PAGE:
“What if someone copies my idea, does it better, takes all of my clients and I fail? So I put myself out there. I have to guard my gifts, not share them.”
I, too, struggled with the same thoughts. However, I’ve learned to act despite my personal fears and misconceptions. I do it afraid. I jump and see where I land so that I can make an informed decision, not a decision based on speculation. This is why my work doesn’t solely consist of “Do it yourself” coursework but is made up of a hybrid approach that combines community, coaching, and coursework.
For example, studies show community is a protective factor for Black women. Therefore, I incorporate a community component in everything we do so our participants feel safe and are reminded that they are not alone.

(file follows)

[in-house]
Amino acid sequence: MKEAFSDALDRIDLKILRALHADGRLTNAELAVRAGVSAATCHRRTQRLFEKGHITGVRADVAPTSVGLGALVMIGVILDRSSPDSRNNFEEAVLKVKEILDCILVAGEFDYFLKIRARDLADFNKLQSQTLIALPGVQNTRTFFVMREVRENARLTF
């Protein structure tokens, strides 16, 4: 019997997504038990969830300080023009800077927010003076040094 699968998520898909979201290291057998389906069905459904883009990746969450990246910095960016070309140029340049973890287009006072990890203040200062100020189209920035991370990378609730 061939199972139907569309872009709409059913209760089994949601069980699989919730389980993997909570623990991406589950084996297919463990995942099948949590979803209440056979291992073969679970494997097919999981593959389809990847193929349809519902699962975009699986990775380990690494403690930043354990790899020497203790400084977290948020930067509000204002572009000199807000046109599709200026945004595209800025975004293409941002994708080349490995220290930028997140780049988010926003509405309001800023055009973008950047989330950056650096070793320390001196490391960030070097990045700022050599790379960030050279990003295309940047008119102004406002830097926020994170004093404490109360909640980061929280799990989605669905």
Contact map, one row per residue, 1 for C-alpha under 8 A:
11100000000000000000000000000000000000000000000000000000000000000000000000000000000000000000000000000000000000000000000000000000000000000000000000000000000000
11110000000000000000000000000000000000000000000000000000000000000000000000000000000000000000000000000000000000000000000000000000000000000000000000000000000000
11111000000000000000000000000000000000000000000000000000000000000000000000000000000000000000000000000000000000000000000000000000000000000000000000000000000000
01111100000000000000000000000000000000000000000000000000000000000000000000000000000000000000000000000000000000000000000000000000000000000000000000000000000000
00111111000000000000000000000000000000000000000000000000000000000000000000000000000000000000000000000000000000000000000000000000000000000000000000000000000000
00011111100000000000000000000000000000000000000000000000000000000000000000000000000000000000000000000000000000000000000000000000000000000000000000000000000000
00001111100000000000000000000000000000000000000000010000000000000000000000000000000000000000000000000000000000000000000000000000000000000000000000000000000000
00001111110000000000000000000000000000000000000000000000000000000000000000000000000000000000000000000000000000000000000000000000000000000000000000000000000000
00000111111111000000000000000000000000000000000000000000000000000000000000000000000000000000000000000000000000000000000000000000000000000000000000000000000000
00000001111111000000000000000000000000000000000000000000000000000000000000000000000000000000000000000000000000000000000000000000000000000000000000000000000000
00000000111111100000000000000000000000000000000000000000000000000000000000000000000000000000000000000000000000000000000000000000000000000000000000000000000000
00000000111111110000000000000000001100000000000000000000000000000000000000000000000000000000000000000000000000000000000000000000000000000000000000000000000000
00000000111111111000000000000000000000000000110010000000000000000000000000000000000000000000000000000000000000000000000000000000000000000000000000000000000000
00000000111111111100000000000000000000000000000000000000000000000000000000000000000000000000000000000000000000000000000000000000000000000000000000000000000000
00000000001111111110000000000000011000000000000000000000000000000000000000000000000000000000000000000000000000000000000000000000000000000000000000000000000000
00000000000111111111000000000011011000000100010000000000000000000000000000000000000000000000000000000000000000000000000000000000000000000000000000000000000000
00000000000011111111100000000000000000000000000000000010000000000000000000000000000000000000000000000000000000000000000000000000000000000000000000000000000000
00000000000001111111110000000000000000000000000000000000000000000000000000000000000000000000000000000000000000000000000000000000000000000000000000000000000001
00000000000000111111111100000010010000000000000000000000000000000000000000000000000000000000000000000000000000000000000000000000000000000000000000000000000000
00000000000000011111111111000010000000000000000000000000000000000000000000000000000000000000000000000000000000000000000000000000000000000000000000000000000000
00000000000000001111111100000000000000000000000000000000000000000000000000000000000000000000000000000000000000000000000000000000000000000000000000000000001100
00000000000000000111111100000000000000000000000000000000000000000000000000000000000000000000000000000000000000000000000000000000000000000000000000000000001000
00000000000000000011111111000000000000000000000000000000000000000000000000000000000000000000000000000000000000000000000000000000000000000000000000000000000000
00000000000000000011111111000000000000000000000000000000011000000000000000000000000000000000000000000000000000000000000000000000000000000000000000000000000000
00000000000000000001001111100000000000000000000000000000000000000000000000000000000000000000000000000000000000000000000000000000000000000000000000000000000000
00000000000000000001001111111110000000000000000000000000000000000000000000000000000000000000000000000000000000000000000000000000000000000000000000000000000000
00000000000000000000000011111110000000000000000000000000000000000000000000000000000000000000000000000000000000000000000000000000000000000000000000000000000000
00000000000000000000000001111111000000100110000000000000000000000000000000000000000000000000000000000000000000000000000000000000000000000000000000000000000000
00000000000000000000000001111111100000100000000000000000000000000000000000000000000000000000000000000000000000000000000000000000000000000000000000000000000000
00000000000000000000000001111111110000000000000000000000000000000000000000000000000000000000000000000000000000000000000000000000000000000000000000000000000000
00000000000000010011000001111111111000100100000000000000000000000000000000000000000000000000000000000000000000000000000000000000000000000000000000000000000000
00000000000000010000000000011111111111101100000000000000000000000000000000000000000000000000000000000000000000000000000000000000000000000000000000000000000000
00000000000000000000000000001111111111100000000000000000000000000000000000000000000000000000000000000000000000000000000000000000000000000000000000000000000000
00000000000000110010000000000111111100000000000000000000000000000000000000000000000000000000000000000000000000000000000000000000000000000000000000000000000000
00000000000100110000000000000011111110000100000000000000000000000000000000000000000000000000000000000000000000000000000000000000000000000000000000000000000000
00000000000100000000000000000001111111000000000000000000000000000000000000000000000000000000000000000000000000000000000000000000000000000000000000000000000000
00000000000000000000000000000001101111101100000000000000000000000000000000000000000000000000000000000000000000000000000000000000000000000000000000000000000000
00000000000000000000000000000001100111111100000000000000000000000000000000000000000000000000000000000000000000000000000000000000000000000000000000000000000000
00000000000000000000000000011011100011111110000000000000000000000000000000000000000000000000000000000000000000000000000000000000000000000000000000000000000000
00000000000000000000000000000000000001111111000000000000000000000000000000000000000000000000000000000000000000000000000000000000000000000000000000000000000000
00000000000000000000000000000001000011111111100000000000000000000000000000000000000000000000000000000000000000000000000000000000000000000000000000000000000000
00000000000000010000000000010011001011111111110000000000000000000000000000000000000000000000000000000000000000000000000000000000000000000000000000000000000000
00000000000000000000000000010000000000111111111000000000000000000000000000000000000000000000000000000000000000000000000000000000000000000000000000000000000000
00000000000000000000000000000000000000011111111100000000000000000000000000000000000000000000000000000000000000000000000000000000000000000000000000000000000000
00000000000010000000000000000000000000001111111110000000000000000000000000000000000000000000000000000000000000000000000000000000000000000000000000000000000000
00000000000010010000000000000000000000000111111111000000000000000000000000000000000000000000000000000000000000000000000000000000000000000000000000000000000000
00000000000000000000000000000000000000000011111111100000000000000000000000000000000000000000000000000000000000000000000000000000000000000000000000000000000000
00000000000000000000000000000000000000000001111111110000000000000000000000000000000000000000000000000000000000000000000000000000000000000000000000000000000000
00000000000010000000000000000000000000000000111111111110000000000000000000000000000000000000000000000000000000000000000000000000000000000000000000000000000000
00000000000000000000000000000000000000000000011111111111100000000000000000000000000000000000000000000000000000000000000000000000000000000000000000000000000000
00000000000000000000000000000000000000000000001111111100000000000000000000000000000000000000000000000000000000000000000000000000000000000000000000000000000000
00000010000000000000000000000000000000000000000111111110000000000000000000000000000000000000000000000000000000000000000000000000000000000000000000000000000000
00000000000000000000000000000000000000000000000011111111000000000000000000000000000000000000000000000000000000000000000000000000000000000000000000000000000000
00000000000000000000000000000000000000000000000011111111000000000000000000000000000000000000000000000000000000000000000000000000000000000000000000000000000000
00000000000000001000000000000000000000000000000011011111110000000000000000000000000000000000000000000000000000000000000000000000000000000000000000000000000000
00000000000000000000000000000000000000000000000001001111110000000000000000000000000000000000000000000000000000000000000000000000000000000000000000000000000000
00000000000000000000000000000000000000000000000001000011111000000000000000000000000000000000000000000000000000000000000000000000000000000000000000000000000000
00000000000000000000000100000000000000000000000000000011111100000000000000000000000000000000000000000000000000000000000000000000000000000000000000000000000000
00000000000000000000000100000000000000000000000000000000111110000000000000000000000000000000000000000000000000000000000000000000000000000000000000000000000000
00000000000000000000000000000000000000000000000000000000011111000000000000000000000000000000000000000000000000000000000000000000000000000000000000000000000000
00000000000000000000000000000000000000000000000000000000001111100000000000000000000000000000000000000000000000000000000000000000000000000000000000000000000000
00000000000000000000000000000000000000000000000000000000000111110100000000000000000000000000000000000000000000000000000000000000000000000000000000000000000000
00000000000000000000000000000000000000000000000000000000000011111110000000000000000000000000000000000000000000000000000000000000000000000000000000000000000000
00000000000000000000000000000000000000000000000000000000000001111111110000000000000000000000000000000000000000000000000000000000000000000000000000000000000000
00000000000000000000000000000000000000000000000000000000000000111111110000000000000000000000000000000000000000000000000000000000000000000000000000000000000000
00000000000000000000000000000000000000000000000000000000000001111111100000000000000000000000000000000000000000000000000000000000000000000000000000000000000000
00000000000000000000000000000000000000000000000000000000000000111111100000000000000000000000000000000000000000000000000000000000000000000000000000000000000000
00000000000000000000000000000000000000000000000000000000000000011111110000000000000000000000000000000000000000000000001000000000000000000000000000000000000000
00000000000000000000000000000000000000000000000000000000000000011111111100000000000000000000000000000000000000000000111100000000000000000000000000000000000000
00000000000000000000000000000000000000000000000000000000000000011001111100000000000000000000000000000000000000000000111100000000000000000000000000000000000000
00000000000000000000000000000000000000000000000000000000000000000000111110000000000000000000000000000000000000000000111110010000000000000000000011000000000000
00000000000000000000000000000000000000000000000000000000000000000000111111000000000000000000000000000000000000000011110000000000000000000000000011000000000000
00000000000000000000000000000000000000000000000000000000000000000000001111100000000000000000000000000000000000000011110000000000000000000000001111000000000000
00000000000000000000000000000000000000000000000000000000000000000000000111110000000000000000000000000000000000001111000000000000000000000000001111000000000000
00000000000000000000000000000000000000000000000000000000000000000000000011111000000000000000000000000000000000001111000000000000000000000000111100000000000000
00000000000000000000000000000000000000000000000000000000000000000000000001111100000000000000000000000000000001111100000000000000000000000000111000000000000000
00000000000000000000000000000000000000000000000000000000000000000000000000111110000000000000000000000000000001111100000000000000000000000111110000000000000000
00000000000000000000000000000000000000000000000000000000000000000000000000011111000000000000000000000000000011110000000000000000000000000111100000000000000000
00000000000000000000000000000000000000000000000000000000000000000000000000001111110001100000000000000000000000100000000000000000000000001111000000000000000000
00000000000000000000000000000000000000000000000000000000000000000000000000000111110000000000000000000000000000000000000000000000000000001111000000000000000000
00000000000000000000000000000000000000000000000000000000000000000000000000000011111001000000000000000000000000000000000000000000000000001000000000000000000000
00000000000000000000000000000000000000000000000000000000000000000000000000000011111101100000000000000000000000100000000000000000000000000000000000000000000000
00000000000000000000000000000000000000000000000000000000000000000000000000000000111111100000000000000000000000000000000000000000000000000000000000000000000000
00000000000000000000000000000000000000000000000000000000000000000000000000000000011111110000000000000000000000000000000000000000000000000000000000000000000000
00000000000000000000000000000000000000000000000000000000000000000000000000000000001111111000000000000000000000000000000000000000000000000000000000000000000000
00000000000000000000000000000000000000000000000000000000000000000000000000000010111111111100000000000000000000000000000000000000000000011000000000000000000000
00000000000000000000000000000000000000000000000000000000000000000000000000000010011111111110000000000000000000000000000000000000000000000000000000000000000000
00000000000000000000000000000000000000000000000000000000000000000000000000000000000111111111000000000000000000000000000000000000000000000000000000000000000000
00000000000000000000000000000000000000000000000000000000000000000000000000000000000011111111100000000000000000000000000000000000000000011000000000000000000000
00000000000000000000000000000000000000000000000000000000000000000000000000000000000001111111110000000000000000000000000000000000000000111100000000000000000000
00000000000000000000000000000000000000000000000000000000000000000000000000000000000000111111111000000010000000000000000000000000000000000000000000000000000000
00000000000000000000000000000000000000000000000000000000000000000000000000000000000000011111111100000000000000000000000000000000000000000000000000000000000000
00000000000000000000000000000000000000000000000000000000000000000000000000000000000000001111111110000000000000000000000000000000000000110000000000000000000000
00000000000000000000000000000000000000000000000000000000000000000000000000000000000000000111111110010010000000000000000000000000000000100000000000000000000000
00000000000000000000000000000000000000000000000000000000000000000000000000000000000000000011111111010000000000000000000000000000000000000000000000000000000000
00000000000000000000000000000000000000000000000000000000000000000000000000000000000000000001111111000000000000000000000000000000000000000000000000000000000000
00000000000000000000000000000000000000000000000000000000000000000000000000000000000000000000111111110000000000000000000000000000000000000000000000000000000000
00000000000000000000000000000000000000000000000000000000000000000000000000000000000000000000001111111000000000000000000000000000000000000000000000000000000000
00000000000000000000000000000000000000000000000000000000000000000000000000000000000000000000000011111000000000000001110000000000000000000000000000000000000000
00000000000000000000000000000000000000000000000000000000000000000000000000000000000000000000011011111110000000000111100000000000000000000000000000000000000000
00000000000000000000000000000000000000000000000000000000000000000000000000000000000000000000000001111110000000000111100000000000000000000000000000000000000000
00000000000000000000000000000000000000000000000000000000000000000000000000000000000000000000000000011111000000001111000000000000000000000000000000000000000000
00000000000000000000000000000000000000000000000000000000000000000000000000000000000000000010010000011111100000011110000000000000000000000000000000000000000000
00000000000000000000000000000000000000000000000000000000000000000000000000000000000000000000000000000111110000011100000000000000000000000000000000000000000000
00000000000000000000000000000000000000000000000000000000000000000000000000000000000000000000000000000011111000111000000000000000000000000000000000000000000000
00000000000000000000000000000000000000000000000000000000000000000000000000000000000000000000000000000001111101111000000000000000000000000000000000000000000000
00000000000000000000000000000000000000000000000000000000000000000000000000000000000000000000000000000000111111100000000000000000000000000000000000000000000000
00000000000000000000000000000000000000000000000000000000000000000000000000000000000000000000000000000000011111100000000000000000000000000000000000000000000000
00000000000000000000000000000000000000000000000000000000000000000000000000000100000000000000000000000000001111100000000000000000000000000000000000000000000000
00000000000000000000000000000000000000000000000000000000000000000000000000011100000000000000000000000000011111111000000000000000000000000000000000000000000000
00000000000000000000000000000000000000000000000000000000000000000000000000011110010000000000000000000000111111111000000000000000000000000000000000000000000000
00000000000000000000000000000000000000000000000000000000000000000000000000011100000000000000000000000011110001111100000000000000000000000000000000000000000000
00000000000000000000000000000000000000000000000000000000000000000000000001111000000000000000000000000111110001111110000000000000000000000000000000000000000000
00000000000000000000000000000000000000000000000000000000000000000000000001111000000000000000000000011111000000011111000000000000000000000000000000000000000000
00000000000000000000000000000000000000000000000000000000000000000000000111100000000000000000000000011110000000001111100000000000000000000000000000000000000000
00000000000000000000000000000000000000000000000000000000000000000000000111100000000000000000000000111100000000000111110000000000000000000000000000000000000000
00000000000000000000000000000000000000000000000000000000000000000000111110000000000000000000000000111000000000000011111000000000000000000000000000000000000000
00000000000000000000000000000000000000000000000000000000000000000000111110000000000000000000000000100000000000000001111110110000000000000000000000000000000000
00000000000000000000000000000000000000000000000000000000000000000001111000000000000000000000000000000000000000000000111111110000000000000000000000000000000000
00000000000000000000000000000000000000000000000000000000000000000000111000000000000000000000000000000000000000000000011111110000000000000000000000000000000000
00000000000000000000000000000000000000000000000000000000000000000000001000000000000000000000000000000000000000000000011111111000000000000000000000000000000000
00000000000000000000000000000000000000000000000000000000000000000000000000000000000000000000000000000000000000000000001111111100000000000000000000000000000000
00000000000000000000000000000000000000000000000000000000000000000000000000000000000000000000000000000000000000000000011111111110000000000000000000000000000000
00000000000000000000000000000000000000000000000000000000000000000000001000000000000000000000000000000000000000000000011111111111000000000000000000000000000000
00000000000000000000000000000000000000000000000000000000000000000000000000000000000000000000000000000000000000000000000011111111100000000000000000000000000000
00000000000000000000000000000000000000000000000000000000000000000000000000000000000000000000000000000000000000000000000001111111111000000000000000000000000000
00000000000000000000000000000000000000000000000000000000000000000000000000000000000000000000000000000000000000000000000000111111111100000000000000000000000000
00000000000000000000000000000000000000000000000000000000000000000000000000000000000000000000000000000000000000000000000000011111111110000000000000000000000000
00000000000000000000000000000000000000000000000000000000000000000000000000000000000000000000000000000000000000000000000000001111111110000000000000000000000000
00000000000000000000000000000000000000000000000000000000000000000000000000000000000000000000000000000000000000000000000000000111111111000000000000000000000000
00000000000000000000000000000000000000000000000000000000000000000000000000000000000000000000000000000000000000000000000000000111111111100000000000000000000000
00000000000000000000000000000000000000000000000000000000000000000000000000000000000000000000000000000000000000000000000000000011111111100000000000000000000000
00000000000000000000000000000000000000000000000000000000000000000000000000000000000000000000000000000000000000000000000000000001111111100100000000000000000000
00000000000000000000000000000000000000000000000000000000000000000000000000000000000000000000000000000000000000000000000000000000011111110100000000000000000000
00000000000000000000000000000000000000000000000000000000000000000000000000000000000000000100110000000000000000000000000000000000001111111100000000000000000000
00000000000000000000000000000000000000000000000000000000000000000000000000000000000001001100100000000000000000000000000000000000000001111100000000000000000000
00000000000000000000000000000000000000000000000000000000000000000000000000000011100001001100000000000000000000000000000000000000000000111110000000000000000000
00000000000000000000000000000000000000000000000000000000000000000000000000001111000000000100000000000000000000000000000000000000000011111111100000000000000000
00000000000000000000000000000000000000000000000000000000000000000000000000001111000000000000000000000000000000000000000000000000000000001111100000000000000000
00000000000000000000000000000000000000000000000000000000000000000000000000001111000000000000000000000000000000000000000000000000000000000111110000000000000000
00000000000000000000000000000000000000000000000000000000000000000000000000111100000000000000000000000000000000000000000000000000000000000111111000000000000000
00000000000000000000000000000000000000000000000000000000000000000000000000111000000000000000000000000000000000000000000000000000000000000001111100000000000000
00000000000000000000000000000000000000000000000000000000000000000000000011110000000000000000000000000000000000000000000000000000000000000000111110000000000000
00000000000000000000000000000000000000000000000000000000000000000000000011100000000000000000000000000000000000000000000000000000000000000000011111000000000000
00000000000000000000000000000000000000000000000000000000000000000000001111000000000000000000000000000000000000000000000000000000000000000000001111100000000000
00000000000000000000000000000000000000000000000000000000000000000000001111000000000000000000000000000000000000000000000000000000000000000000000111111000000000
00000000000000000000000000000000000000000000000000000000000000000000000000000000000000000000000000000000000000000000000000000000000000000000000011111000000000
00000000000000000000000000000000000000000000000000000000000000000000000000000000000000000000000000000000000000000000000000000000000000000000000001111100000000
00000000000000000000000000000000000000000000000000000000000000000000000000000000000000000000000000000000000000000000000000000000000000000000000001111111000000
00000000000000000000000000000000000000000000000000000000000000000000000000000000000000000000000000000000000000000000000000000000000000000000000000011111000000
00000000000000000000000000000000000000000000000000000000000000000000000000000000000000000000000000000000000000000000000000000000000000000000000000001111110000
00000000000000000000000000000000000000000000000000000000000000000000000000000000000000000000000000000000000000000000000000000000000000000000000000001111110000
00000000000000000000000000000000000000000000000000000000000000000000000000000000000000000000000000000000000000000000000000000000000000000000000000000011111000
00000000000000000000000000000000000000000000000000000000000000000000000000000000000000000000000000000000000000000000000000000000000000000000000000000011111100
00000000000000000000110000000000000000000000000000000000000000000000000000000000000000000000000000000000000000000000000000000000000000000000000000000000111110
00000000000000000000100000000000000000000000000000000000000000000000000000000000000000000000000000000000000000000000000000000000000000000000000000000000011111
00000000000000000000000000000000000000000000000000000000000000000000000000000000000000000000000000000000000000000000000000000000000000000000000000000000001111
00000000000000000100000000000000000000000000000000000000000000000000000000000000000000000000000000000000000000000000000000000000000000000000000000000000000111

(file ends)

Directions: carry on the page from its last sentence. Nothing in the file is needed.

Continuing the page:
My goal is for members of my community to shift their self-perceptions and build a legacy by creating their own platforms and businesses. Therefore, I incorporate coaching centered around Black women and their unique experiences. The culturally-relevant coaching involves psychological frameworks to challenge our members’ limiting beliefs and address their fears.
For the coursework component, I focus on delivering proven business growth strategies. My team and I work to ensure our members are equipped with the tools, resources, and skills they need to turn their expertise into a revenue-generating business.
I believe when we give Black women entrepreneurs culturally-relevant guidance, a safe community, and proven strategies, we’ll not only see dramatically different outcomes in their self-perception and financial growth, but we will also see a major impact on our country and the world.